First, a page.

|PLANTS AND THE PEOPLING OF AMERICA.|||
I HAVE spent some years as a botanist in the tropics of both hemispheres, and in the mean time have studied pretty thoroughly the tropical domesticated plants. In America and in Asia the principal domesticated tropical plants are represented by the same species; for instance, Manihot utilissima, whose roots yield a fine flour, the tarro (Colocasia esculenta), the Spanish or red pepper (Capsicum annuum), which is in far more general use than the black pepper, and whose numerous domestic varieties justify the inference that it has been cultivated from a very early period. This inference is still more valid in the case of the banana (Musa paradisiaca), called also the pisang, from which Musa sapientum is not specifically distinguishable; its fruits, in the cultivated state, are always seedless, and the varieties of the plant far surpass in number those of our apples and pears. Other cultivated plants found in both hemispheres are the tobacco, maize, cocoanut—the American origin of none of which is at all proved; then there is the tomato (Lycopersicum esculentum), and the cultivated bamboo, in which among millions of specimens hardly one has flowers. Thus the bamboo is not propagated by means of seed any more than is the tarro, the banana, the sweet-potato, or paritium. Of fruit-trees common to the Old and New Worlds I would further name the guava (Psidium guava), the melon-tree (Carica papaya), and the mango-fruit (Mangifera Indica). Finally I may name Paritium, tiliaceum, a malvaceous plant hardly noticed by Europeans, but very highly prized by the natives of the tropics. This tree, cultivated everywhere in the East and West Indies, South America, and the Malay Archipelago, supplies to the natives all the cordage they require; but in those countries cordage is not kept in stock as among us. If a rope is needed, a branch is broken off and stripped of its bark; the latter is divided into strips, which are held between the toes and twisted by the hands. When a load is to be carried from one place to another the natives usually secure it with a fresh cord of this kind to both ends of a bamboo carrying-pole. In the cultivated state this malvaceous tree is nearly always sterile, while the paritium-trees, which grow wild in the lagoons of the coast of Farther India, always bear seeds. This rope-tree appears to have existed in America before Columbus's time, for it was at an early period imported thence into the Canaries. What we may only accept as probable concerning this plant we know with certainty concerning the cultivated banana or plantain, which is also seedless. It was generally cultivated in America prior to 1492. Now in what way was this plant, which cannot stand a voyage through the temperate zone, carried to America, to the New World,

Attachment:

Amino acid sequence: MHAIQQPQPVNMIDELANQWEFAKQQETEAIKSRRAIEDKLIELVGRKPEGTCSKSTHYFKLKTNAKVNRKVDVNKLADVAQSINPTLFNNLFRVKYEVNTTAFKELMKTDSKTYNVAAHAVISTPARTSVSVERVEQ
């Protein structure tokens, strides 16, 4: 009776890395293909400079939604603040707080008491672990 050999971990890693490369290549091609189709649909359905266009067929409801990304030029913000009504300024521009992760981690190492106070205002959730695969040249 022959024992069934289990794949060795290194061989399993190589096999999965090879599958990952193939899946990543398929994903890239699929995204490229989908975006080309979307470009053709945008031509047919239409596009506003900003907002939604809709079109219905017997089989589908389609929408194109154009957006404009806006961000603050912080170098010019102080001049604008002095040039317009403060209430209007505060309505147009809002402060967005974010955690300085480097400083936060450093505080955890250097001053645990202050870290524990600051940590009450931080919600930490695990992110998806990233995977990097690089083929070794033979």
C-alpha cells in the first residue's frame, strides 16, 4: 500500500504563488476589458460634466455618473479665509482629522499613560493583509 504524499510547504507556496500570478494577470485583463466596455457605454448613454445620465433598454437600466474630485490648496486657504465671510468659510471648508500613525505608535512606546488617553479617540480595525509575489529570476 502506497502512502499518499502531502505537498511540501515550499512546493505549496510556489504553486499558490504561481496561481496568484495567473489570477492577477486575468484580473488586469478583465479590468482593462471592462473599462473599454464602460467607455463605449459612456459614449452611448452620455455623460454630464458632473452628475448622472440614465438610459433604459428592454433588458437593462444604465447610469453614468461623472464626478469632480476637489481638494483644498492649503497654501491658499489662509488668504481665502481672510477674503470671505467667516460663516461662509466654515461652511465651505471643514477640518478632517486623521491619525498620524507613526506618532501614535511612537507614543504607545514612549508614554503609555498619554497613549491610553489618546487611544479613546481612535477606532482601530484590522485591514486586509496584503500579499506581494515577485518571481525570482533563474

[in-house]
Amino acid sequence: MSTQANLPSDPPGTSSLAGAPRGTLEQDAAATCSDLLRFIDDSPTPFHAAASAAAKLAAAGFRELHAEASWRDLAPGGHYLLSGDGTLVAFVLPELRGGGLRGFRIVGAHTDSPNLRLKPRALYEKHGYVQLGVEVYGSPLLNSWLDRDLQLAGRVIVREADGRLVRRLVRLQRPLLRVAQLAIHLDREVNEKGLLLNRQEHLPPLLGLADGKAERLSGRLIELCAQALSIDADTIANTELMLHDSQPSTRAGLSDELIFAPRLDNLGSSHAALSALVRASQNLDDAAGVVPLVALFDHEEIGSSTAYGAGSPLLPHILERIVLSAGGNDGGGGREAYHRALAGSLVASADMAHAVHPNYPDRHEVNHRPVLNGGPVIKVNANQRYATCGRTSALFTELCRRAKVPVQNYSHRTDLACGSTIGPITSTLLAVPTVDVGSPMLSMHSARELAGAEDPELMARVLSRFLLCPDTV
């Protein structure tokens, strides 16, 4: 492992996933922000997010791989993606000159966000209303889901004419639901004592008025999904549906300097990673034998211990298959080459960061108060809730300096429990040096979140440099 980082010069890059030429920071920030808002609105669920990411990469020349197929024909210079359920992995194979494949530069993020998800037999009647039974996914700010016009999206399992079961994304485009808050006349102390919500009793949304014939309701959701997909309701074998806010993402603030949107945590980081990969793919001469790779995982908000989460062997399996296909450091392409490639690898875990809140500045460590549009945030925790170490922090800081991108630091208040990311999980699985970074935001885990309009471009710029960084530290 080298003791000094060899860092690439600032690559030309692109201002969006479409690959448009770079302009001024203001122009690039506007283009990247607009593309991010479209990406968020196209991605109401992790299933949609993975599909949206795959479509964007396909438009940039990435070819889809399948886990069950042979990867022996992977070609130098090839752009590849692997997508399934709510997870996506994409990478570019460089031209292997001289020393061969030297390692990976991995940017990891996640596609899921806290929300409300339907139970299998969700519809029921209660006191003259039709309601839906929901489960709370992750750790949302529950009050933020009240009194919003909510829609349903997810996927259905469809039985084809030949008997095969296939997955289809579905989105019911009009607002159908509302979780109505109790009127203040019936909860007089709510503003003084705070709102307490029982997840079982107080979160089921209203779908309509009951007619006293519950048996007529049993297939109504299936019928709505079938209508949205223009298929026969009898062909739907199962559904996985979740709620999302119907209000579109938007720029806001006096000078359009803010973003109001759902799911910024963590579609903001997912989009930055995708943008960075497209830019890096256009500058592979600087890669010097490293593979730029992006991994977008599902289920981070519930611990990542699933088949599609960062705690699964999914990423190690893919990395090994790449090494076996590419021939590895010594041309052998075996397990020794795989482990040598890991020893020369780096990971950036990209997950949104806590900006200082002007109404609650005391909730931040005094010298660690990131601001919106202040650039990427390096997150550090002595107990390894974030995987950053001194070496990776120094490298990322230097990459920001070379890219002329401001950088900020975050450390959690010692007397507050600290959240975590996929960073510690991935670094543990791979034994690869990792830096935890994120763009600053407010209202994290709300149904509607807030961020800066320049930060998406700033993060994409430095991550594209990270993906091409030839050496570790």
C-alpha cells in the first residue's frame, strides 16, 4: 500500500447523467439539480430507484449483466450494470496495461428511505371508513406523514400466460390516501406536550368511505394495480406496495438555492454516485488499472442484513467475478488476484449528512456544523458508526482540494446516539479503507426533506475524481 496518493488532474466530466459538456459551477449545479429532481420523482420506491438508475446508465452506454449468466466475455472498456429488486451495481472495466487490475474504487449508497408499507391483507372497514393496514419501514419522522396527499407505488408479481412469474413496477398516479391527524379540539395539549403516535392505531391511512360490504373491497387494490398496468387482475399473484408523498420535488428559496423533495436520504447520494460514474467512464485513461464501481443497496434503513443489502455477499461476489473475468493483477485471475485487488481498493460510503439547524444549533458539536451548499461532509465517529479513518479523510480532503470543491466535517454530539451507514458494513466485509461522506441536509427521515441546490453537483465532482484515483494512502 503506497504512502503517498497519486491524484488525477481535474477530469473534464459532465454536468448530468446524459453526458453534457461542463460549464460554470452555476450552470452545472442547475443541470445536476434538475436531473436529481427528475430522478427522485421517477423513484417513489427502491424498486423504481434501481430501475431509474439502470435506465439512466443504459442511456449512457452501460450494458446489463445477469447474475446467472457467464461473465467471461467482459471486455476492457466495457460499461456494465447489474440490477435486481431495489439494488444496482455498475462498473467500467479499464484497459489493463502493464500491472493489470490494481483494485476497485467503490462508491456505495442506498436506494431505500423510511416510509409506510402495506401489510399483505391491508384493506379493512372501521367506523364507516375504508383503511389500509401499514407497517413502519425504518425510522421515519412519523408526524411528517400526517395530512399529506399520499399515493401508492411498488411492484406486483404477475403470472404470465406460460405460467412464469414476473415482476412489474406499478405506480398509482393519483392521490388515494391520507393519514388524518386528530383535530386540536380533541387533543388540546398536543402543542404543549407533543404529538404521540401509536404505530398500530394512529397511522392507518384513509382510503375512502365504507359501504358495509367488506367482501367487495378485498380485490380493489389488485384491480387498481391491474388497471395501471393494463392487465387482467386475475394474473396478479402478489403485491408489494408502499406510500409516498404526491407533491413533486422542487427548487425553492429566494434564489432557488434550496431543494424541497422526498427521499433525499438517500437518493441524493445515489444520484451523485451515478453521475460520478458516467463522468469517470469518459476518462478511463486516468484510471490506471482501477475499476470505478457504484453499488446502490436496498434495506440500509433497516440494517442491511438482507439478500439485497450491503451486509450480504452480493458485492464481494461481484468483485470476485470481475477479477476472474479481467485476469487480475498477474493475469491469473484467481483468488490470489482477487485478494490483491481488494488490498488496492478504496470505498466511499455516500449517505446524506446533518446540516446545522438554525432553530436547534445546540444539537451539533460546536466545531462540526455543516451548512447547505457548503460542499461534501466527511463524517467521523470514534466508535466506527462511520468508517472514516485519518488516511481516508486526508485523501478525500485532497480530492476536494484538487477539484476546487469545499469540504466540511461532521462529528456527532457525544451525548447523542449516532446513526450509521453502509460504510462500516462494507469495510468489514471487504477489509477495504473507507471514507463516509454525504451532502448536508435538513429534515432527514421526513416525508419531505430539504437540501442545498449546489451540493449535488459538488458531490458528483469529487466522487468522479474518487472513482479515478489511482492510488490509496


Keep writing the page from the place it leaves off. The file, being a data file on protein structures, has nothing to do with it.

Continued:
- Translated from the German by Dr. H. Hartogh Heys van Zouteneer.